- 1 Learning objectives
- 2 Introduction
- 3 Aetiology
- 4 Clinical Effects of Atrial Fibrillation
- 5 Atrial fibrillation can come in several different forms as shown in the table below.
- 6 Valvular Atrial Fibrillation
- 7 Non Valvular Atrial Fibrillation
- 8 CHADS2VASC Score for stroke risk
- 9 HAS-BLED score for bleeding risk on oral anticoagulation in atrial fibrillation
- 10 Investigations
- 11 Evidence Base
- 12 Management
- 13 Anticoagulation
- 14 Left atrial appendage occlusion Devices
- 15 References and further reading
- How to identify AF, causes and risk factors
- Assessing risk of cardio-embolism and risks of anticoagulation
- Anticoagulant therapies
- In Atrial fibrillation the atria show chaotic and disorganised electrical activity
- This results in atrial stasis and the formation of thrombus in the atrial appendage.
- This clot can embolise systemically and cause most importantly an embolic stroke
- This risk depends on factors beyond the presence of AF
- The risk of embolism can be significantly reduced with anticoagulation
AF is associated with relative atrial stasis and formation of thrombus within the left atrial appendage which can break off and embolise. The brain has a high flow rate for its mass and is, therefore, a high-risk target for embolism. Atrial fibrillation is not itself a fixed risk. The risk requires the arrhythmia plus a set of confounding risk factors which dramatically increase the risk of cardioembolic stroke. Why not all AF is equal is an interesting topic yet to be explained. The risks are well set out in scoring systems such as CHADS2 and CHADS2-VASC which are seen below. Generally, anyone with a TIA or Stroke and AF benefits from anticoagulation unless there are significant bleed risks. Those without TIA and Stroke need to have their risks assessed using the scoring systems described.These are the so-called valvular AF with a very high risk of embolic phenomena and stroke. The risk of stroke is at least six times higher in patients with atrial fibrillation and valvular heart disease than in healthy controls. The loss of atrial systole in atrial fibrillation leads to stasis and thrombosis most marked within the left atrial appendage.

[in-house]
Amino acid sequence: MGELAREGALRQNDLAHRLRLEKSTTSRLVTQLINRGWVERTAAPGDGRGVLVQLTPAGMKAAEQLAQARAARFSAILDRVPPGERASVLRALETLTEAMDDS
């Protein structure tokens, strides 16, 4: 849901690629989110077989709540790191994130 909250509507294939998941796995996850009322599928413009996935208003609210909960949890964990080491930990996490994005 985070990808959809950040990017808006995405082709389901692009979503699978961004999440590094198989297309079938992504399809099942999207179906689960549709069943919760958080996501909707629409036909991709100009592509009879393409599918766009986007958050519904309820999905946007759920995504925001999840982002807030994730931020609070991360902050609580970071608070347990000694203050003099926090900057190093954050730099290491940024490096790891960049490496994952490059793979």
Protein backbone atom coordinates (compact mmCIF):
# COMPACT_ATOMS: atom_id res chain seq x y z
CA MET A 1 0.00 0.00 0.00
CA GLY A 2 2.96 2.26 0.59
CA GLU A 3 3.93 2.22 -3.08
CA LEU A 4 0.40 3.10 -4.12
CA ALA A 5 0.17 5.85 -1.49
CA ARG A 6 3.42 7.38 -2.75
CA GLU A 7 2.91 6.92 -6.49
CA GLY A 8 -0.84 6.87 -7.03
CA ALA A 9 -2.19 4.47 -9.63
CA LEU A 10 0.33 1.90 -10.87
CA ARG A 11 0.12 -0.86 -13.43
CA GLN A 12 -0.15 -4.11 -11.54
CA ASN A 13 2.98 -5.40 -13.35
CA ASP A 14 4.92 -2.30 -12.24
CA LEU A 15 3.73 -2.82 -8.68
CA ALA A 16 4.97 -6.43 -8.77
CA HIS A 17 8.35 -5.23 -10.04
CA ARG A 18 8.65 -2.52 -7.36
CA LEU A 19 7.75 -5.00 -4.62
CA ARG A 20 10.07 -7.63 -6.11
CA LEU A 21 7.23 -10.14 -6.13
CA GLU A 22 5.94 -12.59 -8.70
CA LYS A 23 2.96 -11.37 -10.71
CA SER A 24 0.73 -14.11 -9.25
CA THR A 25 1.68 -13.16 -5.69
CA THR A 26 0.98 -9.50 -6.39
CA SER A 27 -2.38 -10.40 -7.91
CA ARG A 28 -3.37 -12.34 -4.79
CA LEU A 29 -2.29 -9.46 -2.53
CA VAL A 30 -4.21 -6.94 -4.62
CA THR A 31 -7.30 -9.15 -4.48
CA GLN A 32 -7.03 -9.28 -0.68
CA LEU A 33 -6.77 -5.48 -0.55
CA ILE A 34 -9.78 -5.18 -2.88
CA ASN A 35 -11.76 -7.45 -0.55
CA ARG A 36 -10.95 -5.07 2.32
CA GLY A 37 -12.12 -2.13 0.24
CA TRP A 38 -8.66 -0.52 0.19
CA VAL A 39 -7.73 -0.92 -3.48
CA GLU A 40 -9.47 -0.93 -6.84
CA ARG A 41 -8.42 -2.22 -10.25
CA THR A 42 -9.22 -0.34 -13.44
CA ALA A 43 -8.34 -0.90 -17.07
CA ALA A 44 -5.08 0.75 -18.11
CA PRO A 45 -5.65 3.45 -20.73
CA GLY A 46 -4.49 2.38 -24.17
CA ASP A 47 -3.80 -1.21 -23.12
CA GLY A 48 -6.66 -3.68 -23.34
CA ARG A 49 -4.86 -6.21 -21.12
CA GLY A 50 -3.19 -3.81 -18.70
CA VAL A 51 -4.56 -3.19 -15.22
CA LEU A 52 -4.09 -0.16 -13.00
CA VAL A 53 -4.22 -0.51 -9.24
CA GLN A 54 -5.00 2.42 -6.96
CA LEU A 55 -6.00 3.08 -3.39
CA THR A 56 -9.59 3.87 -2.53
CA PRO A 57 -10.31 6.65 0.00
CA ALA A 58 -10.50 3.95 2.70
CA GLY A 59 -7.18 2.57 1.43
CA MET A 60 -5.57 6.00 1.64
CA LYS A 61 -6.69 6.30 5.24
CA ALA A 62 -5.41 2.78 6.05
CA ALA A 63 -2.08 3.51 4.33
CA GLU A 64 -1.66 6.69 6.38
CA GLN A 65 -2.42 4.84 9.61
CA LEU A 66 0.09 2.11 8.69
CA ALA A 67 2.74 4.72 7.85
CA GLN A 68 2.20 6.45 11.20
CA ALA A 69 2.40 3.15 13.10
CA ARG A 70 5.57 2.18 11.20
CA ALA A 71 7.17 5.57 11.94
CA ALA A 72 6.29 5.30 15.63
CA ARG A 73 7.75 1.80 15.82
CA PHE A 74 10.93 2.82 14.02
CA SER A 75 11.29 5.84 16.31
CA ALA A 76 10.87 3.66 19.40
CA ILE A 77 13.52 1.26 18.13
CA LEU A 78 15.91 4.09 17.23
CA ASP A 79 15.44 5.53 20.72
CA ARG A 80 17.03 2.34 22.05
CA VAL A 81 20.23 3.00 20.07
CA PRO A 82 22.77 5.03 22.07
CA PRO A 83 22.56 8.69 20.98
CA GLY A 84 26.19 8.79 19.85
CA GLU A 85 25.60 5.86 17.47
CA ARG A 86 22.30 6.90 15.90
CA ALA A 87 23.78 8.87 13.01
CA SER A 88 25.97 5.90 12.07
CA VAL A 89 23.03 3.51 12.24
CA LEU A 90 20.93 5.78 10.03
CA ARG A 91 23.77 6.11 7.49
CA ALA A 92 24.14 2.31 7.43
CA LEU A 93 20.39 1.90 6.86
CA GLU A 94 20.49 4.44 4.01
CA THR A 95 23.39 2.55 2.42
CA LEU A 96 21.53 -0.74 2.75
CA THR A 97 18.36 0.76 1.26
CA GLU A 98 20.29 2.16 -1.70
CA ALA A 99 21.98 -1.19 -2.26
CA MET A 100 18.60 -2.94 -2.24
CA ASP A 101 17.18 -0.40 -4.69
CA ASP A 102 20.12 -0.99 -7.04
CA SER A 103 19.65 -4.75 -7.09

Left Atrial Appendage
The left atrial appendage is an embryonic remnant of the original left atrium. It is a long, tubular, trabeculated structure, in continuity with the left atrial cavity. Its unique anatomy predisposes to in-situ thrombus formation, and more than 90% of atrial thrombi in patients with non-valvular atrial fibrillation are believed to originate in the left atrial appendage. [McCabe DJH et al.2009]
Causes of AF
AF occurs due to structural and/or electrophysiological changes to atrial tissue that promote the characteristic abnormal impulse formation and/or propagation. Most arrhythmias are due to abnormal automaticity and re-entrant pathways. The list of causes of AF is broad from excessive T4 to chronic hypertension or infiltrative diseases or acute infection. There are a whole number of intrinsic and extrinsic factors for which the final common pathway is the generation of AF. Once AF begins it seems to be self-sustaining and "AF begets AF".
Links to Embolic Risk
A lot of consideration is looking at whether AF is causative or associative with stroke. Those with AF have a 3-5 fold increased risk of stroke which is one of the strongest links. A causal link is easily explained through the atrial stasis and thrombus formation pathway thesis. For some, the link is less clear and other factors come into play. There are a few surprising issues such as AF seems to be commoner with lacunar strokes which are normally not considered cardioembolic but this may be due to shared risks such as hypertension. Those with AF also have twice as much large artery atherosclerosis. A good review article on AF and mechanisms is found <A href="http://stroke.ahajournals.org/content/47/3/895">here</a>. Atrial fibrillation accounts for 15% of all strokes in the United States, 36% of strokes for individuals aged >80, and up to 20% of cryptogenic strokes. The incidence of AF in those over 85 is over 10%.